Bitcoin is most oftenly referred to as an investment vehicle, as its price per BTC is bound to go up sooner rather than later, according to analysts. Considering the fact that Bitcoin’s coin supply is fairly limited – 21 million coins by 2140 – and there is a growing number of users and transactions, that statement may hold some merit. But at what price will we be in 2016?
Expected Bitcoin Price Point of US$400
The Bitcoin price is one of the hottest topics of speculation in the financial world these days. Ever since this digital currency went from a value of next to nothing to US$1160+ in 2013, more and more people have been closely eyeing the price charts. And even though the price per coin has fallen from its pedestal in quite a dramatic fashion, the core belief in this technology has never wavered one single bit.
It goes without saying that, in a market where supply and demand are the only two major factors in terms of trades taking place, determining a price point for next year is quite difficult. And even though most people would love nothing more than to see the Bitcoin price shoot up to four or five digits sooner rather than later, that is not realistic.
However, a price point of US$400 per BTC by 2016 may be more realistic. Or that is the expected Bitcoin price, according to a recent report by Wedbush Securities. It is important to note however that, should this Bitcoin price be reached, it will heavily depend on the trade value of the first publicly traded bitcoin fund, called GBTC (Bitcoin Investment Trust). GBTC is currently trading at a value of US$30.55, and would – according to the report- reach a value of US$40 by next year.
“By aggregating the utilization of the various applications, we arrive at our $400 BTC price target, which translates to $40 per share of GBTC. This implies [roughly] $6bn market capitalization, which we would also describe an option on bitcoin supplanting some payment volumes from Visa, MasterCard, PayPal and Western Union, who combine for [less than] $300bn in market cap.”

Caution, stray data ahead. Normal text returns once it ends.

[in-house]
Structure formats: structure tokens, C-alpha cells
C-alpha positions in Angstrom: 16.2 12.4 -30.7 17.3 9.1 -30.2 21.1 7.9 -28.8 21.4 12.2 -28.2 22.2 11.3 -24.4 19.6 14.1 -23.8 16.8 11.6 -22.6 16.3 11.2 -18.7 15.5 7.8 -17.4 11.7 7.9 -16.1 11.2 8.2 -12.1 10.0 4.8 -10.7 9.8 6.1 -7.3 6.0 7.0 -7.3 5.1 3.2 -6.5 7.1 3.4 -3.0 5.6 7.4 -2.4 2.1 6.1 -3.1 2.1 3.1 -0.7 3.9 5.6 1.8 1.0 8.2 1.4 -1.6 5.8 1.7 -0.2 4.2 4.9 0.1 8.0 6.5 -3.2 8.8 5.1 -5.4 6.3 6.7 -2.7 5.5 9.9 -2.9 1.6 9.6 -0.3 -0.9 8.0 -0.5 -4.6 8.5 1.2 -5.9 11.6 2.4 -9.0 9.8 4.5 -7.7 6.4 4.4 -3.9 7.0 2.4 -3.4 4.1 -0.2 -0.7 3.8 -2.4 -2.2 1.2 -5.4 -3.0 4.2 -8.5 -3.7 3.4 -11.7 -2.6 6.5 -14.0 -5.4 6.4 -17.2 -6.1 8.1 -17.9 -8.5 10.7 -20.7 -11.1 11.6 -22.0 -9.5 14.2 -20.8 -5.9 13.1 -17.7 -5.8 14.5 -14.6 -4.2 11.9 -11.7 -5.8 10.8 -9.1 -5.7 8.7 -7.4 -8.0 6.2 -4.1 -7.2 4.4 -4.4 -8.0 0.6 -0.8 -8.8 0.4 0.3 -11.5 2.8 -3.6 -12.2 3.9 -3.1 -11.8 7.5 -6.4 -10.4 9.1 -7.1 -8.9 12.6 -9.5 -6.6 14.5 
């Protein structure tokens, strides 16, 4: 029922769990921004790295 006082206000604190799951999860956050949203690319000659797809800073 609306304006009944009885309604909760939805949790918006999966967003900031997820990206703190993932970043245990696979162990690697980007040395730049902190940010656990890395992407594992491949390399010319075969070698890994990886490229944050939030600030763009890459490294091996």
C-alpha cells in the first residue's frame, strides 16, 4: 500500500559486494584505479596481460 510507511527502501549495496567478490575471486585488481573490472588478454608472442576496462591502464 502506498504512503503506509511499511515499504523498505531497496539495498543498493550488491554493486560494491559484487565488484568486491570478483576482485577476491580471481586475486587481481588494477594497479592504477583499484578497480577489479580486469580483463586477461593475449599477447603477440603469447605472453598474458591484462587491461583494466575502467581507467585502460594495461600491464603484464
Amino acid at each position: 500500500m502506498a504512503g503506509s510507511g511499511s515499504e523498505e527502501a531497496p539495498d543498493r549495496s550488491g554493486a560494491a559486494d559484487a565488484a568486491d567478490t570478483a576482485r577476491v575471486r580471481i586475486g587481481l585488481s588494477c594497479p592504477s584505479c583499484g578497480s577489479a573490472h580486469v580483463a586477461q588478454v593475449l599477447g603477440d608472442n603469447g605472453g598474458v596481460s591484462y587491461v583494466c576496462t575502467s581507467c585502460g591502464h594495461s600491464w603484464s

We are still a long way away from achieving that price point, but there are some positive signs to be noted. According to the Wedbush report, there is an increase in Bitcoin demand, which mostly stems from the increased usage in terms of remittance and e-commerce. In fact, if this trend keeps up, Bitcoin could power as much as 10% of the world’s online payments, and up to 25% of world remittance by 2025.
Solving the Hoarding Problem
Another major factor in the Bitcoin price change is whether or not the hoarding problem can be solved. Right now, most people who own Bitcoin have no real incentive to spend them for everyday purchases, as they will not receive a special discount. Additionally, quite a few people hold Bitcoin from an investment point of view, which only adds to the hoarding problem.
According to the Wedbush report, the amount of BTC held as an investment vehicle will decline by 2% annually for the next ten years. To put this into numbers, 25% of all Bitcoin in circulation is now being held as an investment and not being spent – this number will drop to 5% by 2025.
Regardless of how you want to interpret these statistics, it is important to keep in mind that there are no guarantees for a Bitcoin price increase in the near future. There will always be a chance of Bitcoin’s value dropping like a brick, rendering the digital currency completely useless.
Source: Wedbush Report
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